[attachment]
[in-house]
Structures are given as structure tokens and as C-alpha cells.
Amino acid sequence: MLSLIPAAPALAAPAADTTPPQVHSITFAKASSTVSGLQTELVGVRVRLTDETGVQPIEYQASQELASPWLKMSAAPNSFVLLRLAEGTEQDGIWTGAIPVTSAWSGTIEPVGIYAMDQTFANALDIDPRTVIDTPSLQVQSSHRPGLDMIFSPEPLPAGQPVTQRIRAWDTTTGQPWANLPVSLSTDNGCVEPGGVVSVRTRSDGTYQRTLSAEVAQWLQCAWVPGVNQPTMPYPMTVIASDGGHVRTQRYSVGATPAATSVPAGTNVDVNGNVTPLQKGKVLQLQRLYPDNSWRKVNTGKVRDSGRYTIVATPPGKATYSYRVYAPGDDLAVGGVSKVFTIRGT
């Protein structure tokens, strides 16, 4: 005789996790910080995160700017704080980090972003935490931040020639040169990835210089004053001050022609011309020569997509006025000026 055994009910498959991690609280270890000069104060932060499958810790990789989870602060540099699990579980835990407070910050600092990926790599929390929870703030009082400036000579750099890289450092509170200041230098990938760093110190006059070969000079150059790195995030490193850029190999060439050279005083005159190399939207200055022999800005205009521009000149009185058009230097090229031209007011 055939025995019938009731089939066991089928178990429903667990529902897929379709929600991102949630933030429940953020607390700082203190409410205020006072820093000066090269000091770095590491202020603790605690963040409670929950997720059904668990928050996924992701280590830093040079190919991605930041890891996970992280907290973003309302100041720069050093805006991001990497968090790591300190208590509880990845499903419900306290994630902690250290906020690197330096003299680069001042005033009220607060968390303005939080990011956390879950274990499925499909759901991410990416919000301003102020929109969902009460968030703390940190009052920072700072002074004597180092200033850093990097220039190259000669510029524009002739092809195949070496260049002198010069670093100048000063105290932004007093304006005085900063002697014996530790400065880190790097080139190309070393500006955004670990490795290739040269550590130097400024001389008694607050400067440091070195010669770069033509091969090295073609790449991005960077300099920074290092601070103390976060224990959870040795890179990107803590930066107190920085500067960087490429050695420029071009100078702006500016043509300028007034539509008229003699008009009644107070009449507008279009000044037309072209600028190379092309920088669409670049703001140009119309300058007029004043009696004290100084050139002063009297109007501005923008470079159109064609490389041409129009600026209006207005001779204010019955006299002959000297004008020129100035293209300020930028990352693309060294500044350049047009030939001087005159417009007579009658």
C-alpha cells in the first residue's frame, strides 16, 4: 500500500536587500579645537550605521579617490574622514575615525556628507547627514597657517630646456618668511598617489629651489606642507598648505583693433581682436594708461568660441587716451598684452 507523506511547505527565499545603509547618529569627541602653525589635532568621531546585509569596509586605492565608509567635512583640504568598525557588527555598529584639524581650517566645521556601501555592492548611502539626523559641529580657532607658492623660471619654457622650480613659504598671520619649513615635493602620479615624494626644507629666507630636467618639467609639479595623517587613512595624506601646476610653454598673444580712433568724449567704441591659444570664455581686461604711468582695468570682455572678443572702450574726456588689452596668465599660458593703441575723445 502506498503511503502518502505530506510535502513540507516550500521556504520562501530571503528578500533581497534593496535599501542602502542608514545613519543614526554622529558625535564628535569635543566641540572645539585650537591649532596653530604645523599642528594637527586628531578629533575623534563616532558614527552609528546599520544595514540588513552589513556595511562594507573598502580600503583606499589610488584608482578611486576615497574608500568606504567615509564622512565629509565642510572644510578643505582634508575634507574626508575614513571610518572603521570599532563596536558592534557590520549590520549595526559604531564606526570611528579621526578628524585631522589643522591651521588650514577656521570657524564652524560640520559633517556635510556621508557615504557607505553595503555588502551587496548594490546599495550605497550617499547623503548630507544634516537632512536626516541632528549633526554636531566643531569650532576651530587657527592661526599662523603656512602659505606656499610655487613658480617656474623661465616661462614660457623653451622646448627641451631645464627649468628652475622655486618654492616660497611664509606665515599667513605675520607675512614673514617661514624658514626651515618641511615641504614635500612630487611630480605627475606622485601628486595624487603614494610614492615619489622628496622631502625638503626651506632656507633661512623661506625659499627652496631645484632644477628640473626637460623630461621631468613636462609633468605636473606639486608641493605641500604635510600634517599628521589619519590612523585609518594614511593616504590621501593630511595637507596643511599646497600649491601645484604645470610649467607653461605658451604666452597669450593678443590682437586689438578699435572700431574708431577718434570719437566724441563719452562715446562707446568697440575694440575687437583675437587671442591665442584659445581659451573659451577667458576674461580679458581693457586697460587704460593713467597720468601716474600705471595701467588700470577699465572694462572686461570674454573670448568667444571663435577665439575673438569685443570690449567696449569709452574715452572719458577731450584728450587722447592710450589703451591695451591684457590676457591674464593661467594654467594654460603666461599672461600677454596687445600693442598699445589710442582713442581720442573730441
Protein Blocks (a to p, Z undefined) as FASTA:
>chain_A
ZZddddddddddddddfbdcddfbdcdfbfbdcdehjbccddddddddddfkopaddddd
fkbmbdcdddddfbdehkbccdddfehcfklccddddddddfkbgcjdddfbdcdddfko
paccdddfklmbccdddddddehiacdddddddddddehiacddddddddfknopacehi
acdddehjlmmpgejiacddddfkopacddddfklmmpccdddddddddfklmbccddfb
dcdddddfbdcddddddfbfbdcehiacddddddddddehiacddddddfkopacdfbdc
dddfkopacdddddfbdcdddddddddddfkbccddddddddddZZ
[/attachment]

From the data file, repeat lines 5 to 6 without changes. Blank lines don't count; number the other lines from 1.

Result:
C-alpha cells in the first residue's frame, strides 16, 4: 500500500536587500579645537550605521579617490574622514575615525556628507547627514597657517630646456618668511598617489629651489606642507598648505583693433581682436594708461568660441587716451598684452 507523506511547505527565499545603509547618529569627541602653525589635532568621531546585509569596509586605492565608509567635512583640504568598525557588527555598529584639524581650517566645521556601501555592492548611502539626523559641529580657532607658492623660471619654457622650480613659504598671520619649513615635493602620479615624494626644507629666507630636467618639467609639479595623517587613512595624506601646476610653454598673444580712433568724449567704441591659444570664455581686461604711468582695468570682455572678443572702450574726456588689452596668465599660458593703441575723445 502506498503511503502518502505530506510535502513540507516550500521556504520562501530571503528578500533581497534593496535599501542602502542608514545613519543614526554622529558625535564628535569635543566641540572645539585650537591649532596653530604645523599642528594637527586628531578629533575623534563616532558614527552609528546599520544595514540588513552589513556595511562594507573598502580600503583606499589610488584608482578611486576615497574608500568606504567615509564622512565629509565642510572644510578643505582634508575634507574626508575614513571610518572603521570599532563596536558592534557590520549590520549595526559604531564606526570611528579621526578628524585631522589643522591651521588650514577656521570657524564652524560640520559633517556635510556621508557615504557607505553595503555588502551587496548594490546599495550605497550617499547623503548630507544634516537632512536626516541632528549633526554636531566643531569650532576651530587657527592661526599662523603656512602659505606656499610655487613658480617656474623661465616661462614660457623653451622646448627641451631645464627649468628652475622655486618654492616660497611664509606665515599667513605675520607675512614673514617661514624658514626651515618641511615641504614635500612630487611630480605627475606622485601628486595624487603614494610614492615619489622628496622631502625638503626651506632656507633661512623661506625659499627652496631645484632644477628640473626637460623630461621631468613636462609633468605636473606639486608641493605641500604635510600634517599628521589619519590612523585609518594614511593616504590621501593630511595637507596643511599646497600649491601645484604645470610649467607653461605658451604666452597669450593678443590682437586689438578699435572700431574708431577718434570719437566724441563719452562715446562707446568697440575694440575687437583675437587671442591665442584659445581659451573659451577667458576674461580679458581693457586697460587704460593713467597720468601716474600705471595701467588700470577699465572694462572686461570674454573670448568667444571663435577665439575673438569685443570690449567696449569709452574715452572719458577731450584728450587722447592710450589703451591695451591684457590676457591674464593661467594654467594654460603666461599672461600677454596687445600693442598699445589710442582713442581720442573730441
Protein Blocks (a to p, Z undefined) as FASTA: